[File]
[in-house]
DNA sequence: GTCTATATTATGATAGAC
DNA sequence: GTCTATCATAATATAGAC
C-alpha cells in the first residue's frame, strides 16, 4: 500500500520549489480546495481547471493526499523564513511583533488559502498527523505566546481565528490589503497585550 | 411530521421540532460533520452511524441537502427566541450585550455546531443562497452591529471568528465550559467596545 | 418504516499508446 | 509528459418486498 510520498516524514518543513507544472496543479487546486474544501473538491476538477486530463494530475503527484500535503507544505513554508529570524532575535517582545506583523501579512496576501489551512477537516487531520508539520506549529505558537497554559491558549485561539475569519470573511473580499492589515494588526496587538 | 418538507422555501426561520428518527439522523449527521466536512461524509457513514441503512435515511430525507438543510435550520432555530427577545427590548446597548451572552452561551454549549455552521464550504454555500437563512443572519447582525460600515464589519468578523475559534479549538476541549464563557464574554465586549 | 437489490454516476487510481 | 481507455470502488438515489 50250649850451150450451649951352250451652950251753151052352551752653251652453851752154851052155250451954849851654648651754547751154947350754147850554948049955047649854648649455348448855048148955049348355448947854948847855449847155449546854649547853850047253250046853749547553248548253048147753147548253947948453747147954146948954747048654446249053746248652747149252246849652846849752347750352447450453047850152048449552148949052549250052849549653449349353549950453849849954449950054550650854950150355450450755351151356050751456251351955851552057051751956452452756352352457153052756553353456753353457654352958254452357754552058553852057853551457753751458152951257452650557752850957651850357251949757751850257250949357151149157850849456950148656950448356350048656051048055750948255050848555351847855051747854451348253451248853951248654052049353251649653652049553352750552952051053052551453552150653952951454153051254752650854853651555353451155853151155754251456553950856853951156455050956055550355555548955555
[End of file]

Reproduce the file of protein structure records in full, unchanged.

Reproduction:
[in-house]
DNA sequence: GTCTATATTATGATAGAC
DNA sequence: GTCTATCATAATATAGAC
C-alpha cells in the first residue's frame, strides 16, 4: 500500500520549489480546495481547471493526499523564513511583533488559502498527523505566546481565528490589503497585550 | 411530521421540532460533520452511524441537502427566541450585550455546531443562497452591529471568528465550559467596545 | 418504516499508446 | 509528459418486498 510520498516524514518543513507544472496543479487546486474544501473538491476538477486530463494530475503527484500535503507544505513554508529570524532575535517582545506583523501579512496576501489551512477537516487531520508539520506549529505558537497554559491558549485561539475569519470573511473580499492589515494588526496587538 | 418538507422555501426561520428518527439522523449527521466536512461524509457513514441503512435515511430525507438543510435550520432555530427577545427590548446597548451572552452561551454549549455552521464550504454555500437563512443572519447582525460600515464589519468578523475559534479549538476541549464563557464574554465586549 | 437489490454516476487510481 | 481507455470502488438515489 50250649850451150450451649951352250451652950251753151052352551752653251652453851752154851052155250451954849851654648651754547751154947350754147850554948049955047649854648649455348448855048148955049348355448947854948847855449847155449546854649547853850047253250046853749547553248548253048147753147548253947948453747147954146948954747048654446249053746248652747149252246849652846849752347750352447450453047850152048449552148949052549250052849549653449349353549950453849849954449950054550650854950150355450450755351151356050751456251351955851552057051751956452452756352352457153052756553353456753353457654352958254452357754552058553852057853551457753751458152951257452650557752850957651850357251949757751850257250949357151149157850849456950148656950448356350048656051048055750948255050848555351847855051747854451348253451248853951248654052049353251649653652049553352750552952051053052551453552150653952951454153051254752650854853651555353451155853151155754251456553950856853951156455050956055550355555548955555